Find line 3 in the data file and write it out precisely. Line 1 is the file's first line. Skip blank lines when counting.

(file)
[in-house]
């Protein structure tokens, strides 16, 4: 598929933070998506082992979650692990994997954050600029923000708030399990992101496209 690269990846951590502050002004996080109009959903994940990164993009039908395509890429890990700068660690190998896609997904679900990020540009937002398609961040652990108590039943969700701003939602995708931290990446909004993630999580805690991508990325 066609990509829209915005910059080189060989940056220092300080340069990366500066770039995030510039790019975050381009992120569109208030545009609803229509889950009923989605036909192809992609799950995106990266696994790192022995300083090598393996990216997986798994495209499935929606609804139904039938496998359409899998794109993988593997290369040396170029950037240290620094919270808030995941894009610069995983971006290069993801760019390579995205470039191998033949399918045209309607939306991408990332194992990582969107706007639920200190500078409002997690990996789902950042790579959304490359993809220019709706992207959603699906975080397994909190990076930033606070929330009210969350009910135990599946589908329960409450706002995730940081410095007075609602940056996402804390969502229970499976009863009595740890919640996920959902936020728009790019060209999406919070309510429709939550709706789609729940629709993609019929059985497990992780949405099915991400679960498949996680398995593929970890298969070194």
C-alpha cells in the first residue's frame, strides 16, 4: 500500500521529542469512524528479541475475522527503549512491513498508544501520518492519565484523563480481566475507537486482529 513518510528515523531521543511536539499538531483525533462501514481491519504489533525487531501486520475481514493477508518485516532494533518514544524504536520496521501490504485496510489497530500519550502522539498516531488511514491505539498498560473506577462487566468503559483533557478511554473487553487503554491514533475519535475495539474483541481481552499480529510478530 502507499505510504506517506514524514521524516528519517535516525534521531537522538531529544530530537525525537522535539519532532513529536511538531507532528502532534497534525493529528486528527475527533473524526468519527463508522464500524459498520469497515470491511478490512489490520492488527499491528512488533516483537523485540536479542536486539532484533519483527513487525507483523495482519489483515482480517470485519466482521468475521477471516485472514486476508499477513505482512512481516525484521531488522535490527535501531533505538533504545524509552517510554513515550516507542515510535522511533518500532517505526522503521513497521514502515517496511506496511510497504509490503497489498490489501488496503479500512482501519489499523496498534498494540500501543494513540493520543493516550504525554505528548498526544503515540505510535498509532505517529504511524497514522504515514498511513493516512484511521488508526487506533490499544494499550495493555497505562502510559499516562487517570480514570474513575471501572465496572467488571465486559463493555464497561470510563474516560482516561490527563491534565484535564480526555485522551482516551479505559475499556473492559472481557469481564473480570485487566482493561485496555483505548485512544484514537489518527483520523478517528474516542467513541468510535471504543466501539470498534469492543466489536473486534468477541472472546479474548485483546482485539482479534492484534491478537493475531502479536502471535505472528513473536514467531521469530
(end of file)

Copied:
C-alpha cells in the first residue's frame, strides 16, 4: 500500500521529542469512524528479541475475522527503549512491513498508544501520518492519565484523563480481566475507537486482529 513518510528515523531521543511536539499538531483525533462501514481491519504489533525487531501486520475481514493477508518485516532494533518514544524504536520496521501490504485496510489497530500519550502522539498516531488511514491505539498498560473506577462487566468503559483533557478511554473487553487503554491514533475519535475495539474483541481481552499480529510478530 502507499505510504506517506514524514521524516528519517535516525534521531537522538531529544530530537525525537522535539519532532513529536511538531507532528502532534497534525493529528486528527475527533473524526468519527463508522464500524459498520469497515470491511478490512489490520492488527499491528512488533516483537523485540536479542536486539532484533519483527513487525507483523495482519489483515482480517470485519466482521468475521477471516485472514486476508499477513505482512512481516525484521531488522535490527535501531533505538533504545524509552517510554513515550516507542515510535522511533518500532517505526522503521513497521514502515517496511506496511510497504509490503497489498490489501488496503479500512482501519489499523496498534498494540500501543494513540493520543493516550504525554505528548498526544503515540505510535498509532505517529504511524497514522504515514498511513493516512484511521488508526487506533490499544494499550495493555497505562502510559499516562487517570480514570474513575471501572465496572467488571465486559463493555464497561470510563474516560482516561490527563491534565484535564480526555485522551482516551479505559475499556473492559472481557469481564473480570485487566482493561485496555483505548485512544484514537489518527483520523478517528474516542467513541468510535471504543466501539470498534469492543466489536473486534468477541472472546479474548485483546482485539482479534492484534491478537493475531502479536502471535505472528513473536514467531521469530